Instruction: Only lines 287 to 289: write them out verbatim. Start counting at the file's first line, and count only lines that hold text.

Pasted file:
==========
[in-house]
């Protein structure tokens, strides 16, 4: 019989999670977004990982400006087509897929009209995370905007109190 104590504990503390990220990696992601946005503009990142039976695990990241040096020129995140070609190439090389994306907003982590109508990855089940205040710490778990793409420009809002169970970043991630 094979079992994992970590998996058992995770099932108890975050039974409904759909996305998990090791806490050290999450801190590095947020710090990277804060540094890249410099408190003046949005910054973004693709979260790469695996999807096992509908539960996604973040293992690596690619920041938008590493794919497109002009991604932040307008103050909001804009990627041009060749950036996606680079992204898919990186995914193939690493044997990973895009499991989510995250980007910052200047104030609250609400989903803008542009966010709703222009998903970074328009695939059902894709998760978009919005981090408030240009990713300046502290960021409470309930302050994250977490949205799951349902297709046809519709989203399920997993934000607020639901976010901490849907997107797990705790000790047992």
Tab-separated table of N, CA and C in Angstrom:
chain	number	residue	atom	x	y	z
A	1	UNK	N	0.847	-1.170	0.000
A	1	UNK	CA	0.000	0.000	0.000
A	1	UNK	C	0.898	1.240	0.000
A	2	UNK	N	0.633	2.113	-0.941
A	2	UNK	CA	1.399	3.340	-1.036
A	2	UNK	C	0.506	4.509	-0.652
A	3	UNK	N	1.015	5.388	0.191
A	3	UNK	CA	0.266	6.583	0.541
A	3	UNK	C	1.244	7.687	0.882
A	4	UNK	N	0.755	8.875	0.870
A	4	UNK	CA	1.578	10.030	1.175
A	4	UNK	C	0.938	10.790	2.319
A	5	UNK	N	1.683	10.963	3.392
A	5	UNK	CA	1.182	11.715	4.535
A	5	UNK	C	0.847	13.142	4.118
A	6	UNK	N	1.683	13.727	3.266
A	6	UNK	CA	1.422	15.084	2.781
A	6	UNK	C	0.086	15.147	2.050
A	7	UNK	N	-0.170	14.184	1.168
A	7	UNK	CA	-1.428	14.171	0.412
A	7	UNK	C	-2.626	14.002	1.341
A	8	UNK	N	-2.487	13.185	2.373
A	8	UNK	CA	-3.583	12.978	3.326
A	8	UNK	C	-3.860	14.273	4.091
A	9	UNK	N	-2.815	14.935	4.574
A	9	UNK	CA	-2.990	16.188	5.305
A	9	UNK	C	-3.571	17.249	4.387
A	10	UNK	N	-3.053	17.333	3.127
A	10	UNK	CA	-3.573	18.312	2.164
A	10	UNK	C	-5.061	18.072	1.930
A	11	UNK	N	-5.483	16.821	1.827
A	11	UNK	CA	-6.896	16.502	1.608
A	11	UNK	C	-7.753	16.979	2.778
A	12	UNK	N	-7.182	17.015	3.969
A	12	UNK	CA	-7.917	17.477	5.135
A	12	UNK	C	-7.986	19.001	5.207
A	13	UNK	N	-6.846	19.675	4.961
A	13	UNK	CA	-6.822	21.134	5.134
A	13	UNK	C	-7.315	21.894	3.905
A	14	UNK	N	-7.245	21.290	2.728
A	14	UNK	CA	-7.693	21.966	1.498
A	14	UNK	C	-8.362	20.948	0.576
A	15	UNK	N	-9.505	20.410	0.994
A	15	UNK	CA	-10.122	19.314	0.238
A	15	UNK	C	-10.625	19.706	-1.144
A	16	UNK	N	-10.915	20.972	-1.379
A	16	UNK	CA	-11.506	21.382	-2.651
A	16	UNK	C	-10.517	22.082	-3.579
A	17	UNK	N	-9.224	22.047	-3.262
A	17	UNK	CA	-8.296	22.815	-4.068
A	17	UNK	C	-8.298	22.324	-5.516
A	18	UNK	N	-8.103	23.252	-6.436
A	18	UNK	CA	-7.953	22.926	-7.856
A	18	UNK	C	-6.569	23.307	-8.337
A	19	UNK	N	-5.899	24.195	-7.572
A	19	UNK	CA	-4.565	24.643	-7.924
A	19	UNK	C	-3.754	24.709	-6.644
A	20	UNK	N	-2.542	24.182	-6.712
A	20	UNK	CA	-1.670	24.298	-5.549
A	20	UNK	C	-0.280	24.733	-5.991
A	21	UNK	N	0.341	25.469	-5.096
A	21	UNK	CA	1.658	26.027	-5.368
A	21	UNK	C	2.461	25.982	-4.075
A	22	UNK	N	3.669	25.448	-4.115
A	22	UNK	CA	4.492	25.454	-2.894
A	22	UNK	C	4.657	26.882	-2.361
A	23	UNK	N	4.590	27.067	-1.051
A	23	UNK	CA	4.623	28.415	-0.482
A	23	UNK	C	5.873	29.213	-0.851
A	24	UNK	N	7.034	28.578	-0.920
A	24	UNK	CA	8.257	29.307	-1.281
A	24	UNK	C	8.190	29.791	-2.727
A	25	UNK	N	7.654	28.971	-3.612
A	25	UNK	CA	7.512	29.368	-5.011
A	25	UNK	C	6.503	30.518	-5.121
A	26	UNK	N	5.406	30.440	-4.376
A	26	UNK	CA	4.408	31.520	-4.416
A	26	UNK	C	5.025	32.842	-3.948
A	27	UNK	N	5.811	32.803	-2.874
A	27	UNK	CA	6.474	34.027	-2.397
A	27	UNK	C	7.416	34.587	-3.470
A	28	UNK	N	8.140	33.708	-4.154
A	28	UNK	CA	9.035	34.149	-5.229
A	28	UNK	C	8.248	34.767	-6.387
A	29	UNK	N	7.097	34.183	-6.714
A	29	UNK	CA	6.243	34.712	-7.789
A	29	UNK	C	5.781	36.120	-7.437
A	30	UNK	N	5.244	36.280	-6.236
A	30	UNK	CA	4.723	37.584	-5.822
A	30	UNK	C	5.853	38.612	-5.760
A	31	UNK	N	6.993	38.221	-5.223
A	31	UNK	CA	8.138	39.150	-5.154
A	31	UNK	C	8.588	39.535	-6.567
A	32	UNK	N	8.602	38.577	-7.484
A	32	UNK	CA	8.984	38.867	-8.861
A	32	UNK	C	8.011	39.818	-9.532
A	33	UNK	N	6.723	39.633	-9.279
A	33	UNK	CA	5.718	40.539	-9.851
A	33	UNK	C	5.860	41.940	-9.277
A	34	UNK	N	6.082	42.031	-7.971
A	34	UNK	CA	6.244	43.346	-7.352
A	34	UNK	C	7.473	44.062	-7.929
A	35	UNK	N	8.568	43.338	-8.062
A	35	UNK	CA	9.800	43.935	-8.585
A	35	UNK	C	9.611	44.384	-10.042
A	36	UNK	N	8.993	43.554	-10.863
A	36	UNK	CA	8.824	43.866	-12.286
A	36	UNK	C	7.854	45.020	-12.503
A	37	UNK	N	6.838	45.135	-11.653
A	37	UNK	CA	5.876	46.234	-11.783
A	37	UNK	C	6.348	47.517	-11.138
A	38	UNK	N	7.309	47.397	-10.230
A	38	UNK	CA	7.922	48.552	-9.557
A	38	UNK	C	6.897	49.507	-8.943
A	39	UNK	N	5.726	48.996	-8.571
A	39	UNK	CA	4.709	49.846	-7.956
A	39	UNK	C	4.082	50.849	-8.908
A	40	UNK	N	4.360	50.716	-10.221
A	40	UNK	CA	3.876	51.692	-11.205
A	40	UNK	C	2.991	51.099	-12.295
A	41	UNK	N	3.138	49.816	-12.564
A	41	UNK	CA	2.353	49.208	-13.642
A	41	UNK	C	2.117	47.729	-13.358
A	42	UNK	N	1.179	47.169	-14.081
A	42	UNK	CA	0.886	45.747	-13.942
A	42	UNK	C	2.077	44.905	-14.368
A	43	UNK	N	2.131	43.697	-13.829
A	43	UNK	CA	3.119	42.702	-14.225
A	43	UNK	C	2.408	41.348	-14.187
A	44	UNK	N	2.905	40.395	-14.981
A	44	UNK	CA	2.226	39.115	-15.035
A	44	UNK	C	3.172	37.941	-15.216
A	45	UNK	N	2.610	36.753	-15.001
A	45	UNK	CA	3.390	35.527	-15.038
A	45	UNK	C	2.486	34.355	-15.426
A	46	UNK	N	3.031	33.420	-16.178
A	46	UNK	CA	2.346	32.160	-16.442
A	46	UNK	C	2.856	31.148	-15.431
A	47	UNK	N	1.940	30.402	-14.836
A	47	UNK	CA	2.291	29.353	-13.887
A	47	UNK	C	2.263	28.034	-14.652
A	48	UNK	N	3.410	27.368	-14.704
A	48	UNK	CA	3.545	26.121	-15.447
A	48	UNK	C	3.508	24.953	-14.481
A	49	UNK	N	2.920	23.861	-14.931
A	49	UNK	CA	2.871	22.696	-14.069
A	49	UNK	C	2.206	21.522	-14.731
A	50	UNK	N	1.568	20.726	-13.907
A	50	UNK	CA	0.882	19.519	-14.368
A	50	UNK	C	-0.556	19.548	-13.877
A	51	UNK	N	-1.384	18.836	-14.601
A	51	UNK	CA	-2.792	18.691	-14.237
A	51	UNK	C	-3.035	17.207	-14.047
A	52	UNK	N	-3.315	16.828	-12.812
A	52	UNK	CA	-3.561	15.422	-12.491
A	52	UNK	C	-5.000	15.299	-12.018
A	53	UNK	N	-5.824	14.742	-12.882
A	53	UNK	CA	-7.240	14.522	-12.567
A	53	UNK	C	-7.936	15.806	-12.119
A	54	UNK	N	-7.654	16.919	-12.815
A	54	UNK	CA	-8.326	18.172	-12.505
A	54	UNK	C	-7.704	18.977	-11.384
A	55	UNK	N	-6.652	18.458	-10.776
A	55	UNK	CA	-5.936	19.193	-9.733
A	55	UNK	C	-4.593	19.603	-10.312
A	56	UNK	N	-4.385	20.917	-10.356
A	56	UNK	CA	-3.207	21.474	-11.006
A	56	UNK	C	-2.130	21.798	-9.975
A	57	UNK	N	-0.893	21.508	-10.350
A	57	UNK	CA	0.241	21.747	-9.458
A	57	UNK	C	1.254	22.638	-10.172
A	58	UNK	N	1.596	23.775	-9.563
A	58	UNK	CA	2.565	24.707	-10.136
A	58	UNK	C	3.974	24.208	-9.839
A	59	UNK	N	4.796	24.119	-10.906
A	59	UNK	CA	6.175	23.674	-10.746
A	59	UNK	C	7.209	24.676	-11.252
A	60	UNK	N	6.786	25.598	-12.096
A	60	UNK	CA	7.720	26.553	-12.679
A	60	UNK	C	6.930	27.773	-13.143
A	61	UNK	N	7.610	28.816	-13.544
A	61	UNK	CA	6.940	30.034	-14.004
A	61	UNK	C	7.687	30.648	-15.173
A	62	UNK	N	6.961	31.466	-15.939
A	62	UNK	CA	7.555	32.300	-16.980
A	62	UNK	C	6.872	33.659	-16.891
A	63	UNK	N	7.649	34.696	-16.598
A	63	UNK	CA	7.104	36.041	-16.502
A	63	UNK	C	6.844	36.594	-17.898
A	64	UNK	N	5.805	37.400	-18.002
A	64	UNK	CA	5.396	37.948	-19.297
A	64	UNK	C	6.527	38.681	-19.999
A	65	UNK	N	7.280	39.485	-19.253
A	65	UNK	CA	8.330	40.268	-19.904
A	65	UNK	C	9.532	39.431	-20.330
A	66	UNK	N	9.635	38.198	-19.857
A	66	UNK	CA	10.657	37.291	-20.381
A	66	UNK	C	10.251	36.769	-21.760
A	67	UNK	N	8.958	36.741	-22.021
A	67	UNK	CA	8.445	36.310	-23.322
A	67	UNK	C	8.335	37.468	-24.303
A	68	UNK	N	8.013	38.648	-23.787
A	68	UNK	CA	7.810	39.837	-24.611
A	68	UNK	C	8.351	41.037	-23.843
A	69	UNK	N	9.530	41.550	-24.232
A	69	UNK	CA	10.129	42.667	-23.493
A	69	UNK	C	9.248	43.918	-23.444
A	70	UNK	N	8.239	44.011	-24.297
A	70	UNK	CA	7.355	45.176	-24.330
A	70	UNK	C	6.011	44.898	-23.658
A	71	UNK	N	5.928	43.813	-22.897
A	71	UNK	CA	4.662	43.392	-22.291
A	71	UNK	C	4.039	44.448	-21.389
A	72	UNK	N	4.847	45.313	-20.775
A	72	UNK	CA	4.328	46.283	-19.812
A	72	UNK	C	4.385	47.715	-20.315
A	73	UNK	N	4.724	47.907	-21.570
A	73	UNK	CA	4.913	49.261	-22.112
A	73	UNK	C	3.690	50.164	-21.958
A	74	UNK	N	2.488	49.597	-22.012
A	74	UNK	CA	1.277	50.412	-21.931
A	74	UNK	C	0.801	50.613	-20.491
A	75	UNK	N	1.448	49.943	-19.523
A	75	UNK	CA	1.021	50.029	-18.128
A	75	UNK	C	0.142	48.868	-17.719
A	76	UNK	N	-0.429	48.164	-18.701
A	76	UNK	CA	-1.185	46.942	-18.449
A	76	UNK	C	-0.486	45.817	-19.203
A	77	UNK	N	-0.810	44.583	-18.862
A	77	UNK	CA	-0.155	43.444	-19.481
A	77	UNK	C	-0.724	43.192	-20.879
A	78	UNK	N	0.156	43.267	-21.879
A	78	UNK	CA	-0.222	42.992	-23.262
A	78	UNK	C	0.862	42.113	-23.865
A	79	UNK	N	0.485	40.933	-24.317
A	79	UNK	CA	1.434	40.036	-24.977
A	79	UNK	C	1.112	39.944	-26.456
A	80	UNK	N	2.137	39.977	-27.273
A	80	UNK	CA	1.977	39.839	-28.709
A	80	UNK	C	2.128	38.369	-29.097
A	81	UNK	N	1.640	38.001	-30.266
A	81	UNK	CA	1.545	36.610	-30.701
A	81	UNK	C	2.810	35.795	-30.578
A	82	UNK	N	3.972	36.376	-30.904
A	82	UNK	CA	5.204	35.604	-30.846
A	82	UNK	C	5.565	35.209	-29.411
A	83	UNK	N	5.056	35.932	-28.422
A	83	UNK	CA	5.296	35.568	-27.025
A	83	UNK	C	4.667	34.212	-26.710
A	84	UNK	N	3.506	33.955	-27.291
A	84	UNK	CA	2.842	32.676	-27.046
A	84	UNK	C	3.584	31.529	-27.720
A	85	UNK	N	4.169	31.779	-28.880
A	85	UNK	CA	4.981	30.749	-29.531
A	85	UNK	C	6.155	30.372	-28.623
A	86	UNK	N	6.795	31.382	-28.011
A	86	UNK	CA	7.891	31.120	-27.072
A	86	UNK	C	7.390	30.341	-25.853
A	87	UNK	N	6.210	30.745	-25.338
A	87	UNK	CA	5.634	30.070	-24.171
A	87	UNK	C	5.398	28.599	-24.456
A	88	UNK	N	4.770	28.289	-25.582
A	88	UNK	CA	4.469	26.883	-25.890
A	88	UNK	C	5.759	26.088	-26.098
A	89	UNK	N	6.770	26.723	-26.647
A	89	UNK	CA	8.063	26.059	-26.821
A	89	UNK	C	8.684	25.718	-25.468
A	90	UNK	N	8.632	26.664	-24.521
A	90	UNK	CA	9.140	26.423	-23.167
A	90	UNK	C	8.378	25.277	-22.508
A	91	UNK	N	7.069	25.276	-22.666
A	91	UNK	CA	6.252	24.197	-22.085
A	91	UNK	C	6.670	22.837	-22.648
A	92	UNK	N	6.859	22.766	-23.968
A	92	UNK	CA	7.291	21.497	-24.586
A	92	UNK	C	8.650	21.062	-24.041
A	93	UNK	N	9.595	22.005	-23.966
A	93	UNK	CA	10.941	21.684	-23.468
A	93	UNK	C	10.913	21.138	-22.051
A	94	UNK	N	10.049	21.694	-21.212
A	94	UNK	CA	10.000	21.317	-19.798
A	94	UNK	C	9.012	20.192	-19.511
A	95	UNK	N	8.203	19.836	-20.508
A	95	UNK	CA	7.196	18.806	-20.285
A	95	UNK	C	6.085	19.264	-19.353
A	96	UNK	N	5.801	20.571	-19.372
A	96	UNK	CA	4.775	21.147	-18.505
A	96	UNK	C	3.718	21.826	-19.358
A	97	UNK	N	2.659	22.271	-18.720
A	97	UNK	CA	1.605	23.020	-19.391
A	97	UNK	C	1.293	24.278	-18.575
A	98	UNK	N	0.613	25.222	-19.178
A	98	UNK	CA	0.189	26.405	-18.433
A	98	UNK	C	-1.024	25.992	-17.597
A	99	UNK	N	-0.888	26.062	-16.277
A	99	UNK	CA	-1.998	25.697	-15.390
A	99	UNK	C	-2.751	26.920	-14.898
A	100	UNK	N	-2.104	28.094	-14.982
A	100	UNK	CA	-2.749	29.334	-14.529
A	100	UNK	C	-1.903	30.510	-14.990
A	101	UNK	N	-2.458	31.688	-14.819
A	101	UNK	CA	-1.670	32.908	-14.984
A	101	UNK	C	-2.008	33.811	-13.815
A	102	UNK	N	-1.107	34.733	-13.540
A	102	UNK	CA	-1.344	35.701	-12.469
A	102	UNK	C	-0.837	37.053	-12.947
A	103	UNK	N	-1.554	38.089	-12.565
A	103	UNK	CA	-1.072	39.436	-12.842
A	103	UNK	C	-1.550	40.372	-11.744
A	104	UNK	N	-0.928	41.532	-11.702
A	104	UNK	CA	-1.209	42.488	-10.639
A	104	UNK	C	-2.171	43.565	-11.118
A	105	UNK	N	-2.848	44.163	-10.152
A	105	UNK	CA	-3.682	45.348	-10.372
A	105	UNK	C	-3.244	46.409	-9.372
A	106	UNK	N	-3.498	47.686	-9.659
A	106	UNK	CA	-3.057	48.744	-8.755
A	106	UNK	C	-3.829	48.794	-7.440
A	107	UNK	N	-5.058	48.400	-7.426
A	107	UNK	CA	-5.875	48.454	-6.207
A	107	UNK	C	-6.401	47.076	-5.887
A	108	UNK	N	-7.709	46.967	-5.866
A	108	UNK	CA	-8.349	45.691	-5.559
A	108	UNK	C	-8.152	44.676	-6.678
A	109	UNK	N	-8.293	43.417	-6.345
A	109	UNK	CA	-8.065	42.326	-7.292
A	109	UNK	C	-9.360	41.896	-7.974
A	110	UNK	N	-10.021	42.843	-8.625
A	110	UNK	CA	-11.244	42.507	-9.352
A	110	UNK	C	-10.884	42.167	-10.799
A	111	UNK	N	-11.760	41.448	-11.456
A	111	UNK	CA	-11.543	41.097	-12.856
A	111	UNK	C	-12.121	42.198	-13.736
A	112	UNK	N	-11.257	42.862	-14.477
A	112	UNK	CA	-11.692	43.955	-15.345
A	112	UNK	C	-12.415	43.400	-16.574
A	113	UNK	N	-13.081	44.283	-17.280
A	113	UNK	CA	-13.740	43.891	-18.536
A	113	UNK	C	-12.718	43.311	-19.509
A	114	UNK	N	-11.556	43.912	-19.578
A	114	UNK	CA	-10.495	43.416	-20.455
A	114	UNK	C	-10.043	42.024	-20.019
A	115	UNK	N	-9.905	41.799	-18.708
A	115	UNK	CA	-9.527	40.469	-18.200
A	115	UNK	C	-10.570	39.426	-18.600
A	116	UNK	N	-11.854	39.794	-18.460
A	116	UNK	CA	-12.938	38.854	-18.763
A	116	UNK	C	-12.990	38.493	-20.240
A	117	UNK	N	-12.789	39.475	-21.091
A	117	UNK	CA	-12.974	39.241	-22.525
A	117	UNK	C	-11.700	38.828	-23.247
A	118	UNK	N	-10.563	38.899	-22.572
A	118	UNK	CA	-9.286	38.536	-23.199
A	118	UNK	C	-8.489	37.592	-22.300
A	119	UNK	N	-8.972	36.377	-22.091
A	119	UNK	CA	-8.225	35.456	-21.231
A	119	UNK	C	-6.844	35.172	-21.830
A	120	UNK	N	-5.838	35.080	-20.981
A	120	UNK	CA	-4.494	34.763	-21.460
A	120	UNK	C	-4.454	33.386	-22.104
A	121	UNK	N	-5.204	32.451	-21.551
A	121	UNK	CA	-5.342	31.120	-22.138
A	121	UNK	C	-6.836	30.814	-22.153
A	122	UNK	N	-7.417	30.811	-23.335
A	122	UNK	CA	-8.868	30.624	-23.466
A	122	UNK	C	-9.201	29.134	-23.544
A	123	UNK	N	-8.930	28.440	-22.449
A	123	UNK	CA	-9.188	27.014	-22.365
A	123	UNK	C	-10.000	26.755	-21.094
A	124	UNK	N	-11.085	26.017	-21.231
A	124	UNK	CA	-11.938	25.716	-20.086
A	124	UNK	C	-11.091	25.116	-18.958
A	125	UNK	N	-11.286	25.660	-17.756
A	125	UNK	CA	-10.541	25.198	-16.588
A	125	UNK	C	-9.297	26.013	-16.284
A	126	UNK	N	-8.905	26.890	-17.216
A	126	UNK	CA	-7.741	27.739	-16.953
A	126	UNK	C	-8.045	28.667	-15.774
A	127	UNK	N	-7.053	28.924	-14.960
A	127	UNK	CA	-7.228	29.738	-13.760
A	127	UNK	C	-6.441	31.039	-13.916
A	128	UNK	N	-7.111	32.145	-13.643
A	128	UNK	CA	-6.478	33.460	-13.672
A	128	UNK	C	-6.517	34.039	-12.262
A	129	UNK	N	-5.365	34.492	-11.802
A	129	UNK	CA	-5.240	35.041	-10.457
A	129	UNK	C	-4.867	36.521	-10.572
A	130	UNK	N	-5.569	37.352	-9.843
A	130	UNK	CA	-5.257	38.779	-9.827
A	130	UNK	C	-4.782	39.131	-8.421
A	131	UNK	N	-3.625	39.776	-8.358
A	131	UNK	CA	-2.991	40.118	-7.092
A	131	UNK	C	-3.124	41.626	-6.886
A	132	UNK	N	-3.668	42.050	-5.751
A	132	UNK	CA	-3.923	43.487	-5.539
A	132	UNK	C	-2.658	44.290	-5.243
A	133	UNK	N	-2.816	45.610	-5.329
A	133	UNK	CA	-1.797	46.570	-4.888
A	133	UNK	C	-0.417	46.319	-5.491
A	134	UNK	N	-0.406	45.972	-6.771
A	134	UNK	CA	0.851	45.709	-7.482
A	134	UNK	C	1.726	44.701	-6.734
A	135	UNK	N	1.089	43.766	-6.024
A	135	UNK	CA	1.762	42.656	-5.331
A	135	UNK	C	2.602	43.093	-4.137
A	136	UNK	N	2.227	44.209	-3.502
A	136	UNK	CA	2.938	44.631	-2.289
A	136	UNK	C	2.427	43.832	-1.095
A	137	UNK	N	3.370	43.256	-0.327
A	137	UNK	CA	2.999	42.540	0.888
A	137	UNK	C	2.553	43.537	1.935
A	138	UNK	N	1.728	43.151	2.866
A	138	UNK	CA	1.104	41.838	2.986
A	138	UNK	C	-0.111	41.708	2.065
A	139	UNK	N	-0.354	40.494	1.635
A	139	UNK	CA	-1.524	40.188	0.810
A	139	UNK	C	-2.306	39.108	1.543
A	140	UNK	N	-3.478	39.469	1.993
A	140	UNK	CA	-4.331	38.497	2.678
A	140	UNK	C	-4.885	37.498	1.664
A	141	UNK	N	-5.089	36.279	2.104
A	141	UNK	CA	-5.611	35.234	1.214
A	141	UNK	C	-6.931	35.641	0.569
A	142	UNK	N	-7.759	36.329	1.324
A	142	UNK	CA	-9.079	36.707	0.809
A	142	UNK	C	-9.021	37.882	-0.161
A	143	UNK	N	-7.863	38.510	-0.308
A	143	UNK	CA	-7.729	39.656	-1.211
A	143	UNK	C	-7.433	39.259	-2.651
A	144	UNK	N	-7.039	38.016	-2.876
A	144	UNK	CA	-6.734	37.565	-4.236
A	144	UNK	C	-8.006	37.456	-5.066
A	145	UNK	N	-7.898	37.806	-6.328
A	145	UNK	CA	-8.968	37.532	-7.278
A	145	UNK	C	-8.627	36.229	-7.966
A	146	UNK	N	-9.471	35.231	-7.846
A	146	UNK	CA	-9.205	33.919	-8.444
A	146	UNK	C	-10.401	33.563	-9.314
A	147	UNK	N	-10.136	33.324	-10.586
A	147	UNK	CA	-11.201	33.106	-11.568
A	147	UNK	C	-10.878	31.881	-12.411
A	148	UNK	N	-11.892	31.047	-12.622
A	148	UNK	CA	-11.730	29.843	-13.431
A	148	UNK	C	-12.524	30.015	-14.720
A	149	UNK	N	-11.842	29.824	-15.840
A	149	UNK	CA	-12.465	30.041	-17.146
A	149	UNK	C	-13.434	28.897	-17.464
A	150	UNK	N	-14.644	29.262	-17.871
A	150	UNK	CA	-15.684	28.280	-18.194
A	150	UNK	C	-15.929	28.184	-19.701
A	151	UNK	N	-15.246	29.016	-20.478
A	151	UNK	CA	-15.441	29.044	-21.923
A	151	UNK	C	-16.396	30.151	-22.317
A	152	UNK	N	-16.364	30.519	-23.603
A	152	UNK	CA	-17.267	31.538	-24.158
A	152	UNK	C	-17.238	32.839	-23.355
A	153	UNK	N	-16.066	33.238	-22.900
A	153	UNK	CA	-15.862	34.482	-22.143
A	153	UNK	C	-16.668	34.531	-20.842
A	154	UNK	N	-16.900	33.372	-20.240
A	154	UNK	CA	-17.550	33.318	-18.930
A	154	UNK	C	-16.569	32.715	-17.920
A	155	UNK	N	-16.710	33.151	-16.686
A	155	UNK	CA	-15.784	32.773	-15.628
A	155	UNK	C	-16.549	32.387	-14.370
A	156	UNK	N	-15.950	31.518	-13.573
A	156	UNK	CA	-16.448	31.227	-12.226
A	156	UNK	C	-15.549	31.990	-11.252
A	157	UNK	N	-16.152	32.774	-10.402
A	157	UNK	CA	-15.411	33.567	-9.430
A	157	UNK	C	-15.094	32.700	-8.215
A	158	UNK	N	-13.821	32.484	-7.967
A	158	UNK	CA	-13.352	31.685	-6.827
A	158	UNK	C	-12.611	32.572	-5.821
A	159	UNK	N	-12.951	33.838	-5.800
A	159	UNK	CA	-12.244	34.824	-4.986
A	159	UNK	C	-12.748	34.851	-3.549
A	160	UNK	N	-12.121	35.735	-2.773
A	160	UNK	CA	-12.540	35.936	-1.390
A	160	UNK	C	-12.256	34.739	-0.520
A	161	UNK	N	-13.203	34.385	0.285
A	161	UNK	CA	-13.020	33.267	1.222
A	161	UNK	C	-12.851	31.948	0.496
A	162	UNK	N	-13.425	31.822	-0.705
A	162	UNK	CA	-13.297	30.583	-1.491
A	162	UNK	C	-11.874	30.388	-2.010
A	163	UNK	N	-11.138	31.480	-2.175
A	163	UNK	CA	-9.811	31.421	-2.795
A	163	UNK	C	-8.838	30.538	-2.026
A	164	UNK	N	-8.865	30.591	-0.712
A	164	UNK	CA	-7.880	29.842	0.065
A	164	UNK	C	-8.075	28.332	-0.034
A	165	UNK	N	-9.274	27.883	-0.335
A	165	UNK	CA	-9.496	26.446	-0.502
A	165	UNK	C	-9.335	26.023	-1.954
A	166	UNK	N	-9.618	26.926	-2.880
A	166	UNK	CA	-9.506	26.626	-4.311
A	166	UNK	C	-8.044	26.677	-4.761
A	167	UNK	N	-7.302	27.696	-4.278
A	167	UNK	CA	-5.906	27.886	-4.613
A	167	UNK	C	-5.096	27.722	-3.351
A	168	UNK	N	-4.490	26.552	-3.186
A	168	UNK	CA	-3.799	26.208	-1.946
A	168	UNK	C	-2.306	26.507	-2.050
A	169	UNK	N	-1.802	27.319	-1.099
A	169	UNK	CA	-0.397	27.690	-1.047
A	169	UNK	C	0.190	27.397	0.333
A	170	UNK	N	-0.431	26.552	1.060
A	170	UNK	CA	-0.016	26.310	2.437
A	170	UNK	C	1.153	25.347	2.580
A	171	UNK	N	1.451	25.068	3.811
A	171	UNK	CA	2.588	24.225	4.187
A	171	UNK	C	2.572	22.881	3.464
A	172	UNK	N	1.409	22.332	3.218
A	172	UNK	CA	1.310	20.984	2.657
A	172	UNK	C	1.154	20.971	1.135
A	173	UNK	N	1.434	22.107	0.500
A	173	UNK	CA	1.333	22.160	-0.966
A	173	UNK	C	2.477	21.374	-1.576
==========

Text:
A	95	UNK	N	8.203	19.836	-20.508
A	95	UNK	CA	7.196	18.806	-20.285
A	95	UNK	C	6.085	19.264	-19.353